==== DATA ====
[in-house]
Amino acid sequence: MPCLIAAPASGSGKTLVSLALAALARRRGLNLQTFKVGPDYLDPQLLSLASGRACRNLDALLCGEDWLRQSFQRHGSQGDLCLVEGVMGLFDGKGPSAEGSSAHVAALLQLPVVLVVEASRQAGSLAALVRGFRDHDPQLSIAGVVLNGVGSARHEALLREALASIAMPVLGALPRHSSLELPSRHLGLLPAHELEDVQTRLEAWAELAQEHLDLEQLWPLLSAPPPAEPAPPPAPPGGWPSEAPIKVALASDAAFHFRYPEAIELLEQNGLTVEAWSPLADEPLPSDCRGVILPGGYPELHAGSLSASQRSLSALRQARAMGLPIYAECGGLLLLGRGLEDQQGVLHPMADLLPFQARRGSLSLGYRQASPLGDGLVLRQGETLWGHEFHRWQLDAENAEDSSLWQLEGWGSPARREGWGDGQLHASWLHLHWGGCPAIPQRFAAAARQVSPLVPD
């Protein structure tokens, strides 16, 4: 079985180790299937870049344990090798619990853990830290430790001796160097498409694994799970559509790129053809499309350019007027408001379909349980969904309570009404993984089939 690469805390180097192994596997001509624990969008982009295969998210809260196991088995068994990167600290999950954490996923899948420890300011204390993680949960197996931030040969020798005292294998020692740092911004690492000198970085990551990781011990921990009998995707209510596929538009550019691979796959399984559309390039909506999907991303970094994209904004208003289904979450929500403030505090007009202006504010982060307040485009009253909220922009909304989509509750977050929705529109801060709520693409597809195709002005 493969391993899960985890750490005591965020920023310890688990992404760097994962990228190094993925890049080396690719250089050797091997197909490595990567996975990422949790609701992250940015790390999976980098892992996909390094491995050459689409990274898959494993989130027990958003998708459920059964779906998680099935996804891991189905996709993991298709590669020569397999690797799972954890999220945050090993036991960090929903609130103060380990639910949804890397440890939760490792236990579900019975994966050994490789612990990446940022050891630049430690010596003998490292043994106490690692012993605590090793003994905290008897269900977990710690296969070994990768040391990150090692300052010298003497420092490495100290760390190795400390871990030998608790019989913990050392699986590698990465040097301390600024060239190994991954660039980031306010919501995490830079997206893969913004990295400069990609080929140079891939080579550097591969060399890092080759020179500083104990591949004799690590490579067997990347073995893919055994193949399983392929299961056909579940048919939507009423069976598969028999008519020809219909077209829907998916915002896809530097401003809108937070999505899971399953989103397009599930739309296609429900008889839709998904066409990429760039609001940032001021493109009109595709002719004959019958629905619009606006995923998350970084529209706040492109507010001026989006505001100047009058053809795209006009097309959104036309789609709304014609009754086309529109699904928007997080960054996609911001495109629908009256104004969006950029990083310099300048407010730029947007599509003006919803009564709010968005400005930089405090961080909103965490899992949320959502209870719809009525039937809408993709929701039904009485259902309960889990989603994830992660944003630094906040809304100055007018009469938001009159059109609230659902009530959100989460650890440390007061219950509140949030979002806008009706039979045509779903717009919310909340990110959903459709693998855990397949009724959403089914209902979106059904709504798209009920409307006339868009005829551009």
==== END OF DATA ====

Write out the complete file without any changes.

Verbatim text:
[in-house]
Amino acid sequence: MPCLIAAPASGSGKTLVSLALAALARRRGLNLQTFKVGPDYLDPQLLSLASGRACRNLDALLCGEDWLRQSFQRHGSQGDLCLVEGVMGLFDGKGPSAEGSSAHVAALLQLPVVLVVEASRQAGSLAALVRGFRDHDPQLSIAGVVLNGVGSARHEALLREALASIAMPVLGALPRHSSLELPSRHLGLLPAHELEDVQTRLEAWAELAQEHLDLEQLWPLLSAPPPAEPAPPPAPPGGWPSEAPIKVALASDAAFHFRYPEAIELLEQNGLTVEAWSPLADEPLPSDCRGVILPGGYPELHAGSLSASQRSLSALRQARAMGLPIYAECGGLLLLGRGLEDQQGVLHPMADLLPFQARRGSLSLGYRQASPLGDGLVLRQGETLWGHEFHRWQLDAENAEDSSLWQLEGWGSPARREGWGDGQLHASWLHLHWGGCPAIPQRFAAAARQVSPLVPD
């Protein structure tokens, strides 16, 4: 079985180790299937870049344990090798619990853990830290430790001796160097498409694994799970559509790129053809499309350019007027408001379909349980969904309570009404993984089939 690469805390180097192994596997001509624990969008982009295969998210809260196991088995068994990167600290999950954490996923899948420890300011204390993680949960197996931030040969020798005292294998020692740092911004690492000198970085990551990781011990921990009998995707209510596929538009550019691979796959399984559309390039909506999907991303970094994209904004208003289904979450929500403030505090007009202006504010982060307040485009009253909220922009909304989509509750977050929705529109801060709520693409597809195709002005 493969391993899960985890750490005591965020920023310890688990992404760097994962990228190094993925890049080396690719250089050797091997197909490595990567996975990422949790609701992250940015790390999976980098892992996909390094491995050459689409990274898959494993989130027990958003998708459920059964779906998680099935996804891991189905996709993991298709590669020569397999690797799972954890999220945050090993036991960090929903609130103060380990639910949804890397440890939760490792236990579900019975994966050994490789612990990446940022050891630049430690010596003998490292043994106490690692012993605590090793003994905290008897269900977990710690296969070994990768040391990150090692300052010298003497420092490495100290760390190795400390871990030998608790019989913990050392699986590698990465040097301390600024060239190994991954660039980031306010919501995490830079997206893969913004990295400069990609080929140079891939080579550097591969060399890092080759020179500083104990591949004799690590490579067997990347073995893919055994193949399983392929299961056909579940048919939507009423069976598969028999008519020809219909077209829907998916915002896809530097401003809108937070999505899971399953989103397009599930739309296609429900008889839709998904066409990429760039609001940032001021493109009109595709002719004959019958629905619009606006995923998350970084529209706040492109507010001026989006505001100047009058053809795209006009097309959104036309789609709304014609009754086309529109699904928007997080960054996609911001495109629908009256104004969006950029990083310099300048407010730029947007599509003006919803009564709010968005400005930089405090961080909103965490899992949320959502209870719809009525039937809408993709929701039904009485259902309960889990989603994830992660944003630094906040809304100055007018009469938001009159059109609230659902009530959100989460650890440390007061219950509140949030979002806008009706039979045509779903717009919310909340990110959903459709693998855990397949009724959403089914209902979106059904709504798209009920409307006339868009005829551009």